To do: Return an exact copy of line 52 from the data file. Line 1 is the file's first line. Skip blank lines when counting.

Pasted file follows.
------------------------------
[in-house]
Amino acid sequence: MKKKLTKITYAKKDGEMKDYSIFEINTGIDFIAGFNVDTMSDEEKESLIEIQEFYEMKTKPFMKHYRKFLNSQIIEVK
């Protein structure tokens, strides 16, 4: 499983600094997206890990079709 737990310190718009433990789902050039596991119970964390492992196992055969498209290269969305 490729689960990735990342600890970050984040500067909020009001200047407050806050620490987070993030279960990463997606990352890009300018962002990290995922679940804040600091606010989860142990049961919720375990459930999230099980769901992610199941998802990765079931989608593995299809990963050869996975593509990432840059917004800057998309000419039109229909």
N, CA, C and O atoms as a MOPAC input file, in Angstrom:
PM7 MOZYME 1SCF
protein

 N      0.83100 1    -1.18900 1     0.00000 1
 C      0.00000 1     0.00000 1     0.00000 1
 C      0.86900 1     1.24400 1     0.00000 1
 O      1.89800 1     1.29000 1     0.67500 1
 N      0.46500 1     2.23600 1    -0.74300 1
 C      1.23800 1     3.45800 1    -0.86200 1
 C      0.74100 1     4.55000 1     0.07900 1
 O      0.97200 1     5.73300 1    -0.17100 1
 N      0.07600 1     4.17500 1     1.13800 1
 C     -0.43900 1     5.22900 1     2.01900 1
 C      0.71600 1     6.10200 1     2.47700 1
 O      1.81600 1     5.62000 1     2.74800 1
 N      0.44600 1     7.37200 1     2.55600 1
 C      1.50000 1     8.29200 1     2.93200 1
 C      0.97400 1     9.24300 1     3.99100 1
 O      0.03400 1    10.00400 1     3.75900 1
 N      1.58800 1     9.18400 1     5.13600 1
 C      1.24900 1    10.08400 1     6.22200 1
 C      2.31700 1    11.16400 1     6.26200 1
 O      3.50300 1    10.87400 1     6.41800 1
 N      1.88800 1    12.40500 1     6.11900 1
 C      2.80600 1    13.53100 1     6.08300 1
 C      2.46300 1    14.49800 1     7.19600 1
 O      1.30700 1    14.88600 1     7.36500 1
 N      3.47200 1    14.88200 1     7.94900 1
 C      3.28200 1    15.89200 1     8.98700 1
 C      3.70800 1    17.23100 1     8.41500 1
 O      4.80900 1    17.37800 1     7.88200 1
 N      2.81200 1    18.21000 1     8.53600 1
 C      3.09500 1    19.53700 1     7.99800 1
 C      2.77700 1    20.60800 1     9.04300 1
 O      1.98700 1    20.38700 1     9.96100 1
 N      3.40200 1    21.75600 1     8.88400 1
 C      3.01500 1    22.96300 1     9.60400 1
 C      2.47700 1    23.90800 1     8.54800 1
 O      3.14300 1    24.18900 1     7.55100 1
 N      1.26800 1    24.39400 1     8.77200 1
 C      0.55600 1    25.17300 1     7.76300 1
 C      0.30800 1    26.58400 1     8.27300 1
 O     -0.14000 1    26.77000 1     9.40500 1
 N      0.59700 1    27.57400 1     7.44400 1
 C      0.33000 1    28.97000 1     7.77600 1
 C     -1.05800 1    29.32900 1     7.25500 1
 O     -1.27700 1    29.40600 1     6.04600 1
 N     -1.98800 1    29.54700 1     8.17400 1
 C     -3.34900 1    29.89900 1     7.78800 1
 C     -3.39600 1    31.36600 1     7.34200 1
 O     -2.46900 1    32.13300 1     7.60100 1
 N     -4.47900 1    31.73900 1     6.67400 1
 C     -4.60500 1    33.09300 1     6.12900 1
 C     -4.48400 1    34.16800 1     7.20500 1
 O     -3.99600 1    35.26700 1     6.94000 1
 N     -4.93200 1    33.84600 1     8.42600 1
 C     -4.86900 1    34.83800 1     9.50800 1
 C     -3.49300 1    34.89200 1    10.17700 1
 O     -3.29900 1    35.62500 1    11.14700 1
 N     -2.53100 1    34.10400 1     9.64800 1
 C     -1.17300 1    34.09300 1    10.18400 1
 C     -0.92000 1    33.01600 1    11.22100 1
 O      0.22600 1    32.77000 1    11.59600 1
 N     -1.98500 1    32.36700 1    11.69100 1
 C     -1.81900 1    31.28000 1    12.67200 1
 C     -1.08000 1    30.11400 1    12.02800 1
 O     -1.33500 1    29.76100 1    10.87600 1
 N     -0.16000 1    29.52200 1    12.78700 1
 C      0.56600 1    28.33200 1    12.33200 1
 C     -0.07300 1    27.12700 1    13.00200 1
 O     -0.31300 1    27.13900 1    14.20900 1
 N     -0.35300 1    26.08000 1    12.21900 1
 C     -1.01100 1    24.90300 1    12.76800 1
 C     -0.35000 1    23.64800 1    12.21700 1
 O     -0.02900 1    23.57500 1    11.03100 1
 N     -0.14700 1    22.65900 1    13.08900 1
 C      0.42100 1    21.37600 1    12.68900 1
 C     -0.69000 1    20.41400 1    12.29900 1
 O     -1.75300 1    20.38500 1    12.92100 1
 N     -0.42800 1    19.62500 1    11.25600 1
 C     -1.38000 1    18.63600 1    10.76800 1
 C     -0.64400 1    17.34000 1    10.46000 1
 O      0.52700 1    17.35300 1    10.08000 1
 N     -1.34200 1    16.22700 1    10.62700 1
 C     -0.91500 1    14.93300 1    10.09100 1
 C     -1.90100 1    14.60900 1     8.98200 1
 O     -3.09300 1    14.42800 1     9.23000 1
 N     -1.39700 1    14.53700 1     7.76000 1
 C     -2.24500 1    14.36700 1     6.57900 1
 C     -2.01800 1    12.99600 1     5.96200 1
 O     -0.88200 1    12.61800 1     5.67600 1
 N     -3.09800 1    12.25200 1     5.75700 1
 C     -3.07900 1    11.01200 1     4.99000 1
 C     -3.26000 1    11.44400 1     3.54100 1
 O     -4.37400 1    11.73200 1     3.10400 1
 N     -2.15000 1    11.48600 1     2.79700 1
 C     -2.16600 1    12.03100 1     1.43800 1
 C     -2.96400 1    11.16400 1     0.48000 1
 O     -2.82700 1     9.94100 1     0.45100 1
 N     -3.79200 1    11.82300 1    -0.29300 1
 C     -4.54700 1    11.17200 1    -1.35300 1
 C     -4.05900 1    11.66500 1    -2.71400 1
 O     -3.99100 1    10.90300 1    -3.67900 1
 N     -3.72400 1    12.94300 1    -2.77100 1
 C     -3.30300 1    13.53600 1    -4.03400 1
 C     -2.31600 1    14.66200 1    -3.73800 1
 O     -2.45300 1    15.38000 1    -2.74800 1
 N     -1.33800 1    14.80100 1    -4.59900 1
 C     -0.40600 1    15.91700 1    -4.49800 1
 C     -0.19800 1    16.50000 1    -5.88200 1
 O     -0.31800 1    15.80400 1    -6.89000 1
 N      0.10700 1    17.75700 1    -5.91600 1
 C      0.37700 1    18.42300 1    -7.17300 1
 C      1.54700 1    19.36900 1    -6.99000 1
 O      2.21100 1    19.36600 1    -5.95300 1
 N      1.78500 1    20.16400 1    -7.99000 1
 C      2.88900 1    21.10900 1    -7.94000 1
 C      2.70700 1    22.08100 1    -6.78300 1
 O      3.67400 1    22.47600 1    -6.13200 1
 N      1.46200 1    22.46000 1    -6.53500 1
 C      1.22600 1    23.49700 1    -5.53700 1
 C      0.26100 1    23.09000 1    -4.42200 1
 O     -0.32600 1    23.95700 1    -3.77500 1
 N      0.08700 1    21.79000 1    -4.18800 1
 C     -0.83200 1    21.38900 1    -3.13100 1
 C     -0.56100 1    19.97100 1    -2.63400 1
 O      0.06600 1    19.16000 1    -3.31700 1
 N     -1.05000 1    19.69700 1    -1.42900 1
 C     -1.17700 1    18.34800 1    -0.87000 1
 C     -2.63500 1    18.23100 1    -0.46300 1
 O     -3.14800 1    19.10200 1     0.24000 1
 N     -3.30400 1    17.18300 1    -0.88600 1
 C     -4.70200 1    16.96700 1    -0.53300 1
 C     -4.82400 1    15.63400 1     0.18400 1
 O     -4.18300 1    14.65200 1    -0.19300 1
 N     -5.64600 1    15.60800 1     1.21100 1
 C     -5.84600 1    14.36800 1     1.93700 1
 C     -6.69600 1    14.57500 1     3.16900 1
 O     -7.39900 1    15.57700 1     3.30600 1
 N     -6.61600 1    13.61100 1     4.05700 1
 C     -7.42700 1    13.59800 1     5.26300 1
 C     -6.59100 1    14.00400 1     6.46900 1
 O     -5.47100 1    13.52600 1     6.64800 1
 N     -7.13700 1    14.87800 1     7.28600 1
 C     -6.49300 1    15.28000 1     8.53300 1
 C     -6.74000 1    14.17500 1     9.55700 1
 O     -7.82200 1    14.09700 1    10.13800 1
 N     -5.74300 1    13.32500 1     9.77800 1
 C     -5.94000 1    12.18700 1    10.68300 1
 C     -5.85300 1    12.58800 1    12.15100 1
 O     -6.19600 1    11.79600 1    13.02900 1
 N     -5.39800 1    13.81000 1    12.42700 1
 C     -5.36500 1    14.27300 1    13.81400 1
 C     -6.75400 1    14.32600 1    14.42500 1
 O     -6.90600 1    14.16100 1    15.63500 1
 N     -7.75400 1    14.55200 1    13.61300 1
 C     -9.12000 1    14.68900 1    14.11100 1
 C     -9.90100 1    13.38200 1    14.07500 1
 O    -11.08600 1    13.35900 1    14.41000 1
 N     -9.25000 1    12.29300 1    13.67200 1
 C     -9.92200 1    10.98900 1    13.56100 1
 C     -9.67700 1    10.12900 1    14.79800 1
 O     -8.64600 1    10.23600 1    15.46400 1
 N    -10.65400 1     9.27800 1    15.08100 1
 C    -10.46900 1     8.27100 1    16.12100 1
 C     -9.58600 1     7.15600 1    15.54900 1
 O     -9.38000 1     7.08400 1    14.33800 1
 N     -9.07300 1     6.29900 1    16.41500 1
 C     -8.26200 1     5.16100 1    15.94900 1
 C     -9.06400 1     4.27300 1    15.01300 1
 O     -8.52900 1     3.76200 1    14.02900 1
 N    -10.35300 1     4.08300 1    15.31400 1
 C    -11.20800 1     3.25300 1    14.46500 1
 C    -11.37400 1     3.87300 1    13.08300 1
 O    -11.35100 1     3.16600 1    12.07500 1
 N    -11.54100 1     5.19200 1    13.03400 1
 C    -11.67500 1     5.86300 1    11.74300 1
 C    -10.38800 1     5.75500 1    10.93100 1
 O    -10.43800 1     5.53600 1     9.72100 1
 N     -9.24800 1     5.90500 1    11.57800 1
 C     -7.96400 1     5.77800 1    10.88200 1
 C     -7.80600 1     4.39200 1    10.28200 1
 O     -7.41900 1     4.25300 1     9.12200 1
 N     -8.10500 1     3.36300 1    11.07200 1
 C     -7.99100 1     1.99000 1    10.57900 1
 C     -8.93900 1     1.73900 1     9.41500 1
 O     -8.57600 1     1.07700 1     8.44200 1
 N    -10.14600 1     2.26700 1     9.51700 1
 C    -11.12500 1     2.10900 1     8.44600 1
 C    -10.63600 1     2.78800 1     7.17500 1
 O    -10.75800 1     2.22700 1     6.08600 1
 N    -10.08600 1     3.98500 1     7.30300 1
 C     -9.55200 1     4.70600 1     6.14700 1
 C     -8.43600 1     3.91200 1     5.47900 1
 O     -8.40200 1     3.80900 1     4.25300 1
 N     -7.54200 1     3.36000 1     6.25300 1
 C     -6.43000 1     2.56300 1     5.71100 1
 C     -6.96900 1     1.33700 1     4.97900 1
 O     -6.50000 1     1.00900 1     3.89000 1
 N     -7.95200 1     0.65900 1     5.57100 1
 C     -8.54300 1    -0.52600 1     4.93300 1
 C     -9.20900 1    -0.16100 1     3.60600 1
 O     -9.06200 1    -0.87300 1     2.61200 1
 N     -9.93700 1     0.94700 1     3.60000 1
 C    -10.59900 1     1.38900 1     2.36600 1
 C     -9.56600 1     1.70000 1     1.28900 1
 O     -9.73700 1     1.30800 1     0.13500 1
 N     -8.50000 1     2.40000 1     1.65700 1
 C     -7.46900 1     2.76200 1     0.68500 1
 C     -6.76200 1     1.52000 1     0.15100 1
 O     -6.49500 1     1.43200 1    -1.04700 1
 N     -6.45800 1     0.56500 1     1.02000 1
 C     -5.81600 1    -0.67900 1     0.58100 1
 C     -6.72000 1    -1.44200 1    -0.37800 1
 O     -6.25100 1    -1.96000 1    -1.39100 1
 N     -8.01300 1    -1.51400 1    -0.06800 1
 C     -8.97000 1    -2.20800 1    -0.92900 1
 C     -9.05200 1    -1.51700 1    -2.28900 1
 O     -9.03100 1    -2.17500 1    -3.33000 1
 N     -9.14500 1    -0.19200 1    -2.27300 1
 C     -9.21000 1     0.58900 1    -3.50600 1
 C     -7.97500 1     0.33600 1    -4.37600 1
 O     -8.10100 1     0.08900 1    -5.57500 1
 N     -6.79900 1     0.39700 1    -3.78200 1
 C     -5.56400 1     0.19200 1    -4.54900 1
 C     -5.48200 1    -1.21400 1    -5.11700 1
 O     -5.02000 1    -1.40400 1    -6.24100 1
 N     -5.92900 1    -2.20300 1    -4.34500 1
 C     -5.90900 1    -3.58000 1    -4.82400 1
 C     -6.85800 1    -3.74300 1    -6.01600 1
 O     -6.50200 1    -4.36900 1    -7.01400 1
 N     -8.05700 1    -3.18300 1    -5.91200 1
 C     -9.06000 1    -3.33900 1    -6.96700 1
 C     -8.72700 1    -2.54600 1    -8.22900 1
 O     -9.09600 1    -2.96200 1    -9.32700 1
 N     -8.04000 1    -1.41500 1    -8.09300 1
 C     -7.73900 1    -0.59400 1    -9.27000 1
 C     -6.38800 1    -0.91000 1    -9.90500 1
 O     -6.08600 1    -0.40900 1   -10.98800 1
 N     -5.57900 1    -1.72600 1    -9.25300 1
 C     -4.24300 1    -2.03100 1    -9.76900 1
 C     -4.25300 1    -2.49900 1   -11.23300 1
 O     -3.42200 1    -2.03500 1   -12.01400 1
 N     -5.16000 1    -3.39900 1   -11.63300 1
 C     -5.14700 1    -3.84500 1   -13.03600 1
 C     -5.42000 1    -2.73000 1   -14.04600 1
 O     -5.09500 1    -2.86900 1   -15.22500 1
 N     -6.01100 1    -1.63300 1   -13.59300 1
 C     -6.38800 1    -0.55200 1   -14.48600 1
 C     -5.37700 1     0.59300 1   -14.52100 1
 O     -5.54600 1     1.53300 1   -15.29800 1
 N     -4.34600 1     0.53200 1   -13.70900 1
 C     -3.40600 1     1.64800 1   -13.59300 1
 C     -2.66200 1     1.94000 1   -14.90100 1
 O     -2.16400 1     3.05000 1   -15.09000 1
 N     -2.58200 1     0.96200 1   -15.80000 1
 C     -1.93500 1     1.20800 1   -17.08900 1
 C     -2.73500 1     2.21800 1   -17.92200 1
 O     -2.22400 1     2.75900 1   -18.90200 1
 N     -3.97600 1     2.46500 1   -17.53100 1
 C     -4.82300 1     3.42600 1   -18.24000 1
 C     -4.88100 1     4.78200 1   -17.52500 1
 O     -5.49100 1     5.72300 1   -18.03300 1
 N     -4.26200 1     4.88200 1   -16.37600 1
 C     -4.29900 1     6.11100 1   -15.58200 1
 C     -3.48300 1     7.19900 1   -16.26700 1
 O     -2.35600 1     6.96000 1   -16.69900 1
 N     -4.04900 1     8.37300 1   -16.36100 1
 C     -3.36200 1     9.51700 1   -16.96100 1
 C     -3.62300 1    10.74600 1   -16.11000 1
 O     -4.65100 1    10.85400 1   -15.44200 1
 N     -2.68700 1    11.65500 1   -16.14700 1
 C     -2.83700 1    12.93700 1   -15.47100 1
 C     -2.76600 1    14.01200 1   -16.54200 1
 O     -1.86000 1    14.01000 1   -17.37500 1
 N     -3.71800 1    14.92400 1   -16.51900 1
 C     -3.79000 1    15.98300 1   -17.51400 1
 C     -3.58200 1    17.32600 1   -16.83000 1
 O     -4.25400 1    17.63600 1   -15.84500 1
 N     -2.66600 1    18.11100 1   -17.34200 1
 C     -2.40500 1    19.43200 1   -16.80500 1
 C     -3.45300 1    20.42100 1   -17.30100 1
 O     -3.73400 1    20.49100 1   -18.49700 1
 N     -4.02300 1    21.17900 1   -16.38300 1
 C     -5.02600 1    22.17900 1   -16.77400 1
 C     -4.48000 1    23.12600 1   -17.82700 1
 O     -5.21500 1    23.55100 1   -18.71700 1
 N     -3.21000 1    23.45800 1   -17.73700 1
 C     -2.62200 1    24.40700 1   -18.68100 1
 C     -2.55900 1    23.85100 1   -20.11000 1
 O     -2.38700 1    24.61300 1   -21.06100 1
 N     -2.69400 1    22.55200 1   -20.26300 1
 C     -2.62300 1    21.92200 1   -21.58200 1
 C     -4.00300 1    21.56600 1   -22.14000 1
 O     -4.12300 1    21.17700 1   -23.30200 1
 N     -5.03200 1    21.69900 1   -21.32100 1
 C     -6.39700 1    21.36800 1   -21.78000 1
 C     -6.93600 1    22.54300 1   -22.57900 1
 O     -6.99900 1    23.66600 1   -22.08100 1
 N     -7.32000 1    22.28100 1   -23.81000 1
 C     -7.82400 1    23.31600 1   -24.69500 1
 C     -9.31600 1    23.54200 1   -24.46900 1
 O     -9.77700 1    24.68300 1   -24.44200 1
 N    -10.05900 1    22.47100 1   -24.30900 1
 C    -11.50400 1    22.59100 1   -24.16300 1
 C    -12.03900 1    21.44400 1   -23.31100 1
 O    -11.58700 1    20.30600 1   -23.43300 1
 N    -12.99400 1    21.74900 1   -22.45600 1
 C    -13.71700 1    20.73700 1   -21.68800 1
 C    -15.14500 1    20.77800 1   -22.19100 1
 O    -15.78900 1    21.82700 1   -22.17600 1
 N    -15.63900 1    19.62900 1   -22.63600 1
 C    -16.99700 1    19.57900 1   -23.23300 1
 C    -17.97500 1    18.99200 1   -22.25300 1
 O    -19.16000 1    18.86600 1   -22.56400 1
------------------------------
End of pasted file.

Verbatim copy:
 C     -3.34900 1    29.89900 1     7.78800 1